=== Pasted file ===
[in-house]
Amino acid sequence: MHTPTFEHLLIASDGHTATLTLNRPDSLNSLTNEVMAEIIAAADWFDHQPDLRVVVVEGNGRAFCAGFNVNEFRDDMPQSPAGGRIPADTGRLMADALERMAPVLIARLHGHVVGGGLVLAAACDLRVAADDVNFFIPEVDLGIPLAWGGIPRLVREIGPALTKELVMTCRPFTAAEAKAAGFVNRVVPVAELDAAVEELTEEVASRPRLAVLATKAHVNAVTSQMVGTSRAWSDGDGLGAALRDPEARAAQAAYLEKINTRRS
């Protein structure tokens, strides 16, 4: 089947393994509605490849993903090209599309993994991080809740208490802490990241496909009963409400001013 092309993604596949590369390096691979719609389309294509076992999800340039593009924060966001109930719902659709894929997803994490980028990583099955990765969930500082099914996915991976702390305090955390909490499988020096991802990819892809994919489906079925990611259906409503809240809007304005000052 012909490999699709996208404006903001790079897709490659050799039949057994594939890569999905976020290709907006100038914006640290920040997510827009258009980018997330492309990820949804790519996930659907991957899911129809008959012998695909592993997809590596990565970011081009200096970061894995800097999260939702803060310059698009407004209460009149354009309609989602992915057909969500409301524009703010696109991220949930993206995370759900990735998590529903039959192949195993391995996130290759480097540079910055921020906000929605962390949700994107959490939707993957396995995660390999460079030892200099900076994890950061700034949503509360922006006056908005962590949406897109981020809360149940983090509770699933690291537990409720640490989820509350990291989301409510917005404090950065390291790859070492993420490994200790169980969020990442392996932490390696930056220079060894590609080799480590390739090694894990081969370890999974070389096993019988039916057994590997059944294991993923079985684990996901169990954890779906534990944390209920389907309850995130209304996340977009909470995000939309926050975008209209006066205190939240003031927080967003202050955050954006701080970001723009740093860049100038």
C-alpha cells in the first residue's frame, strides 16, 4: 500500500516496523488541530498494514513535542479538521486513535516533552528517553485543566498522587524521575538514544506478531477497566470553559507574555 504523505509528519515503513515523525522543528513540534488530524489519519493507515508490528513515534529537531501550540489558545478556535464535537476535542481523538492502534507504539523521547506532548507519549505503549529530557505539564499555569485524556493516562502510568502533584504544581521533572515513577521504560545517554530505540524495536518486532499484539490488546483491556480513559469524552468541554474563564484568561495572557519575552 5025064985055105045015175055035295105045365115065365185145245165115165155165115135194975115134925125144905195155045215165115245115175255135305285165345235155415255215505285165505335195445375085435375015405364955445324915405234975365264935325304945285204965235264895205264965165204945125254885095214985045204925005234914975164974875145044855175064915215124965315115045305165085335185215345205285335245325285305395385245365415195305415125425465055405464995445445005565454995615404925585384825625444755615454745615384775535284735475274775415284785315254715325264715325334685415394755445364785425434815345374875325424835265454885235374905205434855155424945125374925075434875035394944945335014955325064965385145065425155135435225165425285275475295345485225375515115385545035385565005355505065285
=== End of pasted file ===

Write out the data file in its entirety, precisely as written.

[in-house]
Amino acid sequence: MHTPTFEHLLIASDGHTATLTLNRPDSLNSLTNEVMAEIIAAADWFDHQPDLRVVVVEGNGRAFCAGFNVNEFRDDMPQSPAGGRIPADTGRLMADALERMAPVLIARLHGHVVGGGLVLAAACDLRVAADDVNFFIPEVDLGIPLAWGGIPRLVREIGPALTKELVMTCRPFTAAEAKAAGFVNRVVPVAELDAAVEELTEEVASRPRLAVLATKAHVNAVTSQMVGTSRAWSDGDGLGAALRDPEARAAQAAYLEKINTRRS
């Protein structure tokens, strides 16, 4: 089947393994509605490849993903090209599309993994991080809740208490802490990241496909009963409400001013 092309993604596949590369390096691979719609389309294509076992999800340039593009924060966001109930719902659709894929997803994490980028990583099955990765969930500082099914996915991976702390305090955390909490499988020096991802990819892809994919489906079925990611259906409503809240809007304005000052 012909490999699709996208404006903001790079897709490659050799039949057994594939890569999905976020290709907006100038914006640290920040997510827009258009980018997330492309990820949804790519996930659907991957899911129809008959012998695909592993997809590596990565970011081009200096970061894995800097999260939702803060310059698009407004209460009149354009309609989602992915057909969500409301524009703010696109991220949930993206995370759900990735998590529903039959192949195993391995996130290759480097540079910055921020906000929605962390949700994107959490939707993957396995995660390999460079030892200099900076994890950061700034949503509360922006006056908005962590949406897109981020809360149940983090509770699933690291537990409720640490989820509350990291989301409510917005404090950065390291790859070492993420490994200790169980969020990442392996932490390696930056220079060894590609080799480590390739090694894990081969370890999974070389096993019988039916057994590997059944294991993923079985684990996901169990954890779906534990944390209920389907309850995130209304996340977009909470995000939309926050975008209209006066205190939240003031927080967003202050955050954006701080970001723009740093860049100038």
C-alpha cells in the first residue's frame, strides 16, 4: 500500500516496523488541530498494514513535542479538521486513535516533552528517553485543566498522587524521575538514544506478531477497566470553559507574555 504523505509528519515503513515523525522543528513540534488530524489519519493507515508490528513515534529537531501550540489558545478556535464535537476535542481523538492502534507504539523521547506532548507519549505503549529530557505539564499555569485524556493516562502510568502533584504544581521533572515513577521504560545517554530505540524495536518486532499484539490488546483491556480513559469524552468541554474563564484568561495572557519575552 5025064985055105045015175055035295105045365115065365185145245165115165155165115135194975115134925125144905195155045215165115245115175255135305285165345235155415255215505285165505335195445375085435375015405364955445324915405234975365264935325304945285204965235264895205264965165204945125254885095214985045204925005234914975164974875145044855175064915215124965315115045305165085335185215345205285335245325285305395385245365415195305415125425465055405464995445445005565454995615404925585384825625444755615454745615384775535284735475274775415284785315254715325264715325334685415394755445364785425434815345374875325424835265454885235374905205434855155424945125374925075434875035394944945335014955325064965385145065425155135435225165425285275475295345485225375515115385545035385565005355505065285